Young and in Love: Challenging the Unnecessary Delay of Marriage
by Ted Cunningham
Is falling in love and getting married young a sure red flag and a precursor to divorce? Ted Cunningham doesn’t think so. In Young and in Love, he writes that age isn’t the thing that causes divorces; immaturity is. He writes his book to young people who want to get married and are facing an uphill battle from parents and society that tell them to make sure their careers are settled first, encouraging them to find and display maturity.
First off, I love Cunningham’s thesis:
While there are many valid reasons to delay marriage, your age should not be on that list. Marriages fall apart for all sorts of reasons: unmet expectations, unrealistic expectations, buying into the “soul mate” myth, prolonged adolescence, lack of commitment, and a culture that devalues marriage. But to say those all go away with age is a fallacy. The issue is maturity, not age. (22)
5 Things You Can Do to Make Your Marriage Stronger
by Ron Garwood
You can have a better marriage, and there’s some things you can do to secure that better marriage. In this little book – less than 100 pages! – Ron Garwood guides the reader through some simple steps you can take to strengthen your marriage.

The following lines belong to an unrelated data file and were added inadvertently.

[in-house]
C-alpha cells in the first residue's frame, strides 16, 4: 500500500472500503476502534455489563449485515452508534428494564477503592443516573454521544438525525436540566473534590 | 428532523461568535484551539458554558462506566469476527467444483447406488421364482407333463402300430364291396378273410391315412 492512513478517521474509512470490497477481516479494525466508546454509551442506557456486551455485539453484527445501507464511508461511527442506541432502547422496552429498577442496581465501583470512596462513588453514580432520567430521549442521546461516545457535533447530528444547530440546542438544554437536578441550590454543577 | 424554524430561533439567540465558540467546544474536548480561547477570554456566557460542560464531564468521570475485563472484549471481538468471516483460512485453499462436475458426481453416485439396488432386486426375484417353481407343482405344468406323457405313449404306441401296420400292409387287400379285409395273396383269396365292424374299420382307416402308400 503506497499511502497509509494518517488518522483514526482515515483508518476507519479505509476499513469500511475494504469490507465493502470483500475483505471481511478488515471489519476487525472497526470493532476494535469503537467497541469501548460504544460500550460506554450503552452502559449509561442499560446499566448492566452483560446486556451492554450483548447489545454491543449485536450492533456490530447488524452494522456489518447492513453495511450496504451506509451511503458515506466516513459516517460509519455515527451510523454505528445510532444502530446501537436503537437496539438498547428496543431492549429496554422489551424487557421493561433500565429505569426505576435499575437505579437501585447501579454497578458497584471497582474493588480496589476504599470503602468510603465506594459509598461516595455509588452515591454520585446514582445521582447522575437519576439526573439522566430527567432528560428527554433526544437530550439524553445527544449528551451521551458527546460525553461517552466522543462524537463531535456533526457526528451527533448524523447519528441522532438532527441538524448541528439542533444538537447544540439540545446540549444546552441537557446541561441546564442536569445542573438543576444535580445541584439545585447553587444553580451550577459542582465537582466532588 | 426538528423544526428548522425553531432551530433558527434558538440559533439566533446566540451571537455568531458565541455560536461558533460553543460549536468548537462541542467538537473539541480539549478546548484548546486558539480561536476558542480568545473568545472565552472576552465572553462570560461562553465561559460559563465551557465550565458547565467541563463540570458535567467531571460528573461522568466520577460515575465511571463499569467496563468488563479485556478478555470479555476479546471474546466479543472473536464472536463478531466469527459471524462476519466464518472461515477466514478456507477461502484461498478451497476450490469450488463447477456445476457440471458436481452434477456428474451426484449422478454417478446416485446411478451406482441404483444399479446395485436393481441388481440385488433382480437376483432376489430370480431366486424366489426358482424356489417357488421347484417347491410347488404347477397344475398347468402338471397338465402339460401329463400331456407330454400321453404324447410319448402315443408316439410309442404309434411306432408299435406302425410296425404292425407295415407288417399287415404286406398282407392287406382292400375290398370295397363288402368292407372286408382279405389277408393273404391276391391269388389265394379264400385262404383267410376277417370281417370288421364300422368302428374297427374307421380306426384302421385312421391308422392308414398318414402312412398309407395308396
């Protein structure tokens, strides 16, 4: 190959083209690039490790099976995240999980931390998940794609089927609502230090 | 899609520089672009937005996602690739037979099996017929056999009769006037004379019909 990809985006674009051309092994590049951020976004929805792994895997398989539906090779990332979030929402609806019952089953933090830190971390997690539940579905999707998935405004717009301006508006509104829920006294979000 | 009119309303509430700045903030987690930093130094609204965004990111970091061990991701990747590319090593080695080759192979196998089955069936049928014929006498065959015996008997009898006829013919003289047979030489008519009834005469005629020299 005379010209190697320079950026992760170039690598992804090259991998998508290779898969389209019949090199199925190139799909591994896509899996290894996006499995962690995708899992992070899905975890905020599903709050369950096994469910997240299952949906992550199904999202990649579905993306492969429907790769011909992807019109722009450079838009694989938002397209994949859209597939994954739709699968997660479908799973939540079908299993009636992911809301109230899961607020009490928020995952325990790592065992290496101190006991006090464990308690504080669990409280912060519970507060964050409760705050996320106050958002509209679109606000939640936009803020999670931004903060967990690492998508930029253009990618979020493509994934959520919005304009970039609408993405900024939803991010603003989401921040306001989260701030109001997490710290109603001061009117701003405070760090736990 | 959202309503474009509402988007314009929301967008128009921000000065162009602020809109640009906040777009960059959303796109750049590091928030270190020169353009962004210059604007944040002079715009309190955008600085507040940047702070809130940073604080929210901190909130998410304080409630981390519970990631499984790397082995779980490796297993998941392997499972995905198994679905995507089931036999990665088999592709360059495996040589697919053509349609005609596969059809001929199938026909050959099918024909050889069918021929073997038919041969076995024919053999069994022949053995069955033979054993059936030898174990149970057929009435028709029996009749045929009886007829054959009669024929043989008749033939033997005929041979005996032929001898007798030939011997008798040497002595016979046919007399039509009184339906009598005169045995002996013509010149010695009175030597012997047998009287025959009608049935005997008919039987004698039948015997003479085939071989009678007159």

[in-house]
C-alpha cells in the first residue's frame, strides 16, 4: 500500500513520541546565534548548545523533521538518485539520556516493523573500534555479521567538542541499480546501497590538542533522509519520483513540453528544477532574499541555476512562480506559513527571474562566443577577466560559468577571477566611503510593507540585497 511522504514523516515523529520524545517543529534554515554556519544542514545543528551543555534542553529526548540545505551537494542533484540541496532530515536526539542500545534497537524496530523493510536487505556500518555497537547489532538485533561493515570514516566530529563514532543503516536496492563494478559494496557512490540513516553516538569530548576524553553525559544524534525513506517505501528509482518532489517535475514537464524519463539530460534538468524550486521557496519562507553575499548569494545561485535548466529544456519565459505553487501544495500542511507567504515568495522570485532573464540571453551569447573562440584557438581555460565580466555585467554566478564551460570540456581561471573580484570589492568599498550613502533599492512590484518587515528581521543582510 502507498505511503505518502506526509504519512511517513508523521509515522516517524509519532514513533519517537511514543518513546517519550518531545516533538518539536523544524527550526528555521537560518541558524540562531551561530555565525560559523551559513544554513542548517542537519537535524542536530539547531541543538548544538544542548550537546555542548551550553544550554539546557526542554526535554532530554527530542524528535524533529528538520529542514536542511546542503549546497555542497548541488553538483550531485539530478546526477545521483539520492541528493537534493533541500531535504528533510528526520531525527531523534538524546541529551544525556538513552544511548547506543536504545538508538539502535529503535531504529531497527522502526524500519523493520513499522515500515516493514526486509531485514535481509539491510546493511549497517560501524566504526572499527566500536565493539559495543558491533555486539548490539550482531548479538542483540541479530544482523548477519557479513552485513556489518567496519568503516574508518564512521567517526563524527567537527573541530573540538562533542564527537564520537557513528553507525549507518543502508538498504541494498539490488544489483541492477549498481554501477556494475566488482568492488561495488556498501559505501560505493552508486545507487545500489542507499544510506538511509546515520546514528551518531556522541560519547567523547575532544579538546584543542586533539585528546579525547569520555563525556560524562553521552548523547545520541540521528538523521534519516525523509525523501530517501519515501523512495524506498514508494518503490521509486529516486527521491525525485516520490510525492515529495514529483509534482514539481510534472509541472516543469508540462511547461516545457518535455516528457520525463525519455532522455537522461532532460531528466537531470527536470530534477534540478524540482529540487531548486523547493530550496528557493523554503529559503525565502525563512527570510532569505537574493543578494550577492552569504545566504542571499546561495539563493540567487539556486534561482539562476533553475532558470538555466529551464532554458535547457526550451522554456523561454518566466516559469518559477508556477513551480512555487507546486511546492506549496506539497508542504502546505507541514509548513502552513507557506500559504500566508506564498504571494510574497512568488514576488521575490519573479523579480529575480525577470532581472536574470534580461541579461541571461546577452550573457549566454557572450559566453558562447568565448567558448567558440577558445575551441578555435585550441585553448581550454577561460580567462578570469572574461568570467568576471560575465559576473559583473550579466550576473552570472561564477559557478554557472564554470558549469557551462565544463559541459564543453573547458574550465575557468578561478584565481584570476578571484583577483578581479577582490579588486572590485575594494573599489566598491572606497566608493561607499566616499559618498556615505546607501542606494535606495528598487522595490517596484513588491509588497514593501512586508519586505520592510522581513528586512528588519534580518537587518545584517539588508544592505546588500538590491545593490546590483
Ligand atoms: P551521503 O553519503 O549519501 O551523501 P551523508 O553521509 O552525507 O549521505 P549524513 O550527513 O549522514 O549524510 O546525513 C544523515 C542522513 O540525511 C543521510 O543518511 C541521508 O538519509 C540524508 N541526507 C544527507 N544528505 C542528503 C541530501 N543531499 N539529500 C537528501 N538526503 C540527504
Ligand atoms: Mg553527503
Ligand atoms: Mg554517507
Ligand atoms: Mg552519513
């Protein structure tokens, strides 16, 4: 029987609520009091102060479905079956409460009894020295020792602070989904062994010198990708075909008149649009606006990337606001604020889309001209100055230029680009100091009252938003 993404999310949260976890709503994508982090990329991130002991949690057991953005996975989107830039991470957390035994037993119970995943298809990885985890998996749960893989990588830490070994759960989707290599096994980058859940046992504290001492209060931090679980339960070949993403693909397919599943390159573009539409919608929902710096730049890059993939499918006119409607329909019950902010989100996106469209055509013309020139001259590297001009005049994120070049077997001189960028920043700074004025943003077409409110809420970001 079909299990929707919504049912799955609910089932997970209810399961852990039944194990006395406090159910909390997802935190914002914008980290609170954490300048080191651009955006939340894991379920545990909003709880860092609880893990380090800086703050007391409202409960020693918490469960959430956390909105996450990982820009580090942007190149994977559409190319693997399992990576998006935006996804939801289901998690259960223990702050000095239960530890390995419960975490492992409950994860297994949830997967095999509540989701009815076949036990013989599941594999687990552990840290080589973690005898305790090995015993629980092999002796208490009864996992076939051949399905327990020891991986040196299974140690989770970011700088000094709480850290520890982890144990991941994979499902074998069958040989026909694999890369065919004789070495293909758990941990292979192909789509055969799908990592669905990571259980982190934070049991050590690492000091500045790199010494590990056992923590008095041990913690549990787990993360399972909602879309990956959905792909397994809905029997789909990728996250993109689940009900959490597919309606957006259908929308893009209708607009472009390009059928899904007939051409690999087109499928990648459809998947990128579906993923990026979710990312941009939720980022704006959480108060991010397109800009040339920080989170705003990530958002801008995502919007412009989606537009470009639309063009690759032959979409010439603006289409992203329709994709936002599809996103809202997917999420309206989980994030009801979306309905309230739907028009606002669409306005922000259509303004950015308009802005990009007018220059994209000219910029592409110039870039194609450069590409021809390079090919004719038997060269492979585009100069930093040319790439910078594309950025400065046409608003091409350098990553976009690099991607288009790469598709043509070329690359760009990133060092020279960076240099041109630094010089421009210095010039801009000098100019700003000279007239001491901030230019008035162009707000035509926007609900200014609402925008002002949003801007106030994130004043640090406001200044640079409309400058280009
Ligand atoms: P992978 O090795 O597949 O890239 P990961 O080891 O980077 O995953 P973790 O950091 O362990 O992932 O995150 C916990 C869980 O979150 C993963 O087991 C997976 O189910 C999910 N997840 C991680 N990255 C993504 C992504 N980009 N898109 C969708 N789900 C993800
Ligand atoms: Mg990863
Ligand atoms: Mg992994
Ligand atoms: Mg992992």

First off: There is nothing wrong with this book. All the information is gospel-based and solidly presented. The advice is good advice, and I stand behind it. If you’ve never read anything about how to strengthen a marriage, this is a good place to begin.
That said… maybe I’ve read too many books about marriage, but this was both way too shallow and way too deep for the length of the book. (more…)
Every interaction with the church leadership required careful battle planning. How to explain this? What part of their spiritual immaturity was most likely to explode? How to deal with that ahead of time, if at all possible? Who do I need to talk with before it’s brought up in council?
Any time we had a meeting of the leadership of the church, I would stress out. It was a cause of ulcerous concern. I really would call it battle planning, and it would start weeks ahead of every meeting. And considering we usually met about monthly, that meant a lot of my time was filled up with just dealing with church leadership. So much mental and emotional space was crammed with all that.
I would feel the pressure building up weeks and weeks in advance. I’d pray that this person or that would simply not being at the meeting, so we could just get the thing done or addressed and move on. I hated it.
I tried to build bridges. More than once we had the church leadership over to the house for just a friendly meal… and though it wouldn’t turn into an argument, it did turn into a business meeting. The leadership couldn’t just talk about how their lives were going with each other; it had to be about the church every time we got together. Not about Jesus, mind you – about the congregation.
The stress grew and grew. I dreaded the meetings. There were parts of ministry I looked forward to, but it rarely had anything to do with anyone in leadership. As the pressure built, I hated that part of the ministry more and more.
And then we moved. (more…)
Elijah: Fiery Prophet
by James A. Aderman